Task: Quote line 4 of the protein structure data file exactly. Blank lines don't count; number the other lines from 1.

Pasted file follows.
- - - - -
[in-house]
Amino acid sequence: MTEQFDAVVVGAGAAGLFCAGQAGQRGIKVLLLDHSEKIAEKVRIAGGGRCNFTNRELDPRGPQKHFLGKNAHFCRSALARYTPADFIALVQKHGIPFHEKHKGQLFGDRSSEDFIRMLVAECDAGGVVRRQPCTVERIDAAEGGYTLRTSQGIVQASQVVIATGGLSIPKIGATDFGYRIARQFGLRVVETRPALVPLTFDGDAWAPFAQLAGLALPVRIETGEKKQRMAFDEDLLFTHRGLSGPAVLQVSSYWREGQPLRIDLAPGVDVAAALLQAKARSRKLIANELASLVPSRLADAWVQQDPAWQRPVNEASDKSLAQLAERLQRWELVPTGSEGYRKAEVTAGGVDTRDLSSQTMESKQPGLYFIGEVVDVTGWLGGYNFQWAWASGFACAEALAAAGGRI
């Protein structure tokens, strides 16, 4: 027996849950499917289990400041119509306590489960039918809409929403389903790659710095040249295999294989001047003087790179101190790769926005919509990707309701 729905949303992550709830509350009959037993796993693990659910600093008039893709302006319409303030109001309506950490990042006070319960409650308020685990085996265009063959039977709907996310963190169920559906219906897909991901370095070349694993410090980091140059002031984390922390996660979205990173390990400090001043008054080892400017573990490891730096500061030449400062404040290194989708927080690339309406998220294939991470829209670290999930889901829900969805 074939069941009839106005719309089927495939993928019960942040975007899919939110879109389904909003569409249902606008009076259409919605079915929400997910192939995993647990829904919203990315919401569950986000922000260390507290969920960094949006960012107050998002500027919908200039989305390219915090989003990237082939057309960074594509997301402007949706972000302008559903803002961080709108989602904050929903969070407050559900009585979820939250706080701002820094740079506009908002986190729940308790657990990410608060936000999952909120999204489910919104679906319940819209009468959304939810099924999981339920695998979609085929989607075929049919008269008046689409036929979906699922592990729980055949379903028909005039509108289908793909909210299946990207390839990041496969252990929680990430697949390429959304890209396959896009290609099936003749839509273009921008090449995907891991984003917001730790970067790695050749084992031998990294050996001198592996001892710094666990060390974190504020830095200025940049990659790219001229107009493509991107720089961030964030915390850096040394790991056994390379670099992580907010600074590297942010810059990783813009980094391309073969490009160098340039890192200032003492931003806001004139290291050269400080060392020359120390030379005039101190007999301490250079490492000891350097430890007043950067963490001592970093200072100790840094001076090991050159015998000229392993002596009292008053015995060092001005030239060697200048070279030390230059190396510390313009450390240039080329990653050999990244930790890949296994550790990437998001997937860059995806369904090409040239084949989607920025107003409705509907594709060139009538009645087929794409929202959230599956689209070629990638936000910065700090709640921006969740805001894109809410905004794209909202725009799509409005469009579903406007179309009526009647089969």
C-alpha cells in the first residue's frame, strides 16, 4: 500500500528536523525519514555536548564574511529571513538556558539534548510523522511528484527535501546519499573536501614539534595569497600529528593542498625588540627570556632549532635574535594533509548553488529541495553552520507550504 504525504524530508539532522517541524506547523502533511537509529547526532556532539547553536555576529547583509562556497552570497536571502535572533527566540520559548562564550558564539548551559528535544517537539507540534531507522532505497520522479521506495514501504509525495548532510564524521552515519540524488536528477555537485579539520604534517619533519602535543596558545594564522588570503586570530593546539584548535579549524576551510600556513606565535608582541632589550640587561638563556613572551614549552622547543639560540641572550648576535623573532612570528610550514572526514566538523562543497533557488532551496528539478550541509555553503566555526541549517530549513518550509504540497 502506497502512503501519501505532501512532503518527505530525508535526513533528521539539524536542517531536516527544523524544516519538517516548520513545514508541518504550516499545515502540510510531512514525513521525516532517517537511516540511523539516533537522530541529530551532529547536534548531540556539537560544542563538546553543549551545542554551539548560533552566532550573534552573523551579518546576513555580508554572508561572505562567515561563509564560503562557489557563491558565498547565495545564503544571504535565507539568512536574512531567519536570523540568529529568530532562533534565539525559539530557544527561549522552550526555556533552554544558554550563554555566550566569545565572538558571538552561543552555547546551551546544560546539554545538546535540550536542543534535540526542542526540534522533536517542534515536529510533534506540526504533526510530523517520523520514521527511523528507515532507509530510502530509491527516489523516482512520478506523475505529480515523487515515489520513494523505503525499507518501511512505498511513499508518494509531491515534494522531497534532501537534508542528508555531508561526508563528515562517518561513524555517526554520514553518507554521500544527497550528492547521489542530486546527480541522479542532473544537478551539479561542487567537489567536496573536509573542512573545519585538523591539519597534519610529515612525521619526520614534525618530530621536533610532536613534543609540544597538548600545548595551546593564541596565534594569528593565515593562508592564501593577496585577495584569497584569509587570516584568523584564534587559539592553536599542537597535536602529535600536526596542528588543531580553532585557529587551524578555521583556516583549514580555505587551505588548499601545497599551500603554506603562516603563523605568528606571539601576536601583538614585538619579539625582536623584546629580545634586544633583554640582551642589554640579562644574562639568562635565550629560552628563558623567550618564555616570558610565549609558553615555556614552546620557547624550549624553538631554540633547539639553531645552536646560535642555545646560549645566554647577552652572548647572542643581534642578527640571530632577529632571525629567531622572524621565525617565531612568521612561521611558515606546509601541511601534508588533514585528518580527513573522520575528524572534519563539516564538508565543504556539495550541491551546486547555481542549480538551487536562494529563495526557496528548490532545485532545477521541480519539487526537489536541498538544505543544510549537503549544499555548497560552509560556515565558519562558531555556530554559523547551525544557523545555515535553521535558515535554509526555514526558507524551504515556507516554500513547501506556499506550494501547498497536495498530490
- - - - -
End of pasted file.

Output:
C-alpha cells in the first residue's frame, strides 16, 4: 500500500528536523525519514555536548564574511529571513538556558539534548510523522511528484527535501546519499573536501614539534595569497600529528593542498625588540627570556632549532635574535594533509548553488529541495553552520507550504 504525504524530508539532522517541524506547523502533511537509529547526532556532539547553536555576529547583509562556497552570497536571502535572533527566540520559548562564550558564539548551559528535544517537539507540534531507522532505497520522479521506495514501504509525495548532510564524521552515519540524488536528477555537485579539520604534517619533519602535543596558545594564522588570503586570530593546539584548535579549524576551510600556513606565535608582541632589550640587561638563556613572551614549552622547543639560540641572550648576535623573532612570528610550514572526514566538523562543497533557488532551496528539478550541509555553503566555526541549517530549513518550509504540497 502506497502512503501519501505532501512532503518527505530525508535526513533528521539539524536542517531536516527544523524544516519538517516548520513545514508541518504550516499545515502540510510531512514525513521525516532517517537511516540511523539516533537522530541529530551532529547536534548531540556539537560544542563538546553543549551545542554551539548560533552566532550573534552573523551579518546576513555580508554572508561572505562567515561563509564560503562557489557563491558565498547565495545564503544571504535565507539568512536574512531567519536570523540568529529568530532562533534565539525559539530557544527561549522552550526555556533552554544558554550563554555566550566569545565572538558571538552561543552555547546551551546544560546539554545538546535540550536542543534535540526542542526540534522533536517542534515536529510533534506540526504533526510530523517520523520514521527511523528507515532507509530510502530509491527516489523516482512520478506523475505529480515523487515515489520513494523505503525499507518501511512505498511513499508518494509531491515534494522531497534532501537534508542528508555531508561526508563528515562517518561513524555517526554520514553518507554521500544527497550528492547521489542530486546527480541522479542532473544537478551539479561542487567537489567536496573536509573542512573545519585538523591539519597534519610529515612525521619526520614534525618530530621536533610532536613534543609540544597538548600545548595551546593564541596565534594569528593565515593562508592564501593577496585577495584569497584569509587570516584568523584564534587559539592553536599542537597535536602529535600536526596542528588543531580553532585557529587551524578555521583556516583549514580555505587551505588548499601545497599551500603554506603562516603563523605568528606571539601576536601583538614585538619579539625582536623584546629580545634586544633583554640582551642589554640579562644574562639568562635565550629560552628563558623567550618564555616570558610565549609558553615555556614552546620557547624550549624553538631554540633547539639553531645552536646560535642555545646560549645566554647577552652572548647572542643581534642578527640571530632577529632571525629567531622572524621565525617565531612568521612561521611558515606546509601541511601534508588533514585528518580527513573522520575528524572534519563539516564538508565543504556539495550541491551546486547555481542549480538551487536562494529563495526557496528548490532545485532545477521541480519539487526537489536541498538544505543544510549537503549544499555548497560552509560556515565558519562558531555556530554559523547551525544557523545555515535553521535558515535554509526555514526558507524551504515556507516554500513547501506556499506550494501547498497536495498530490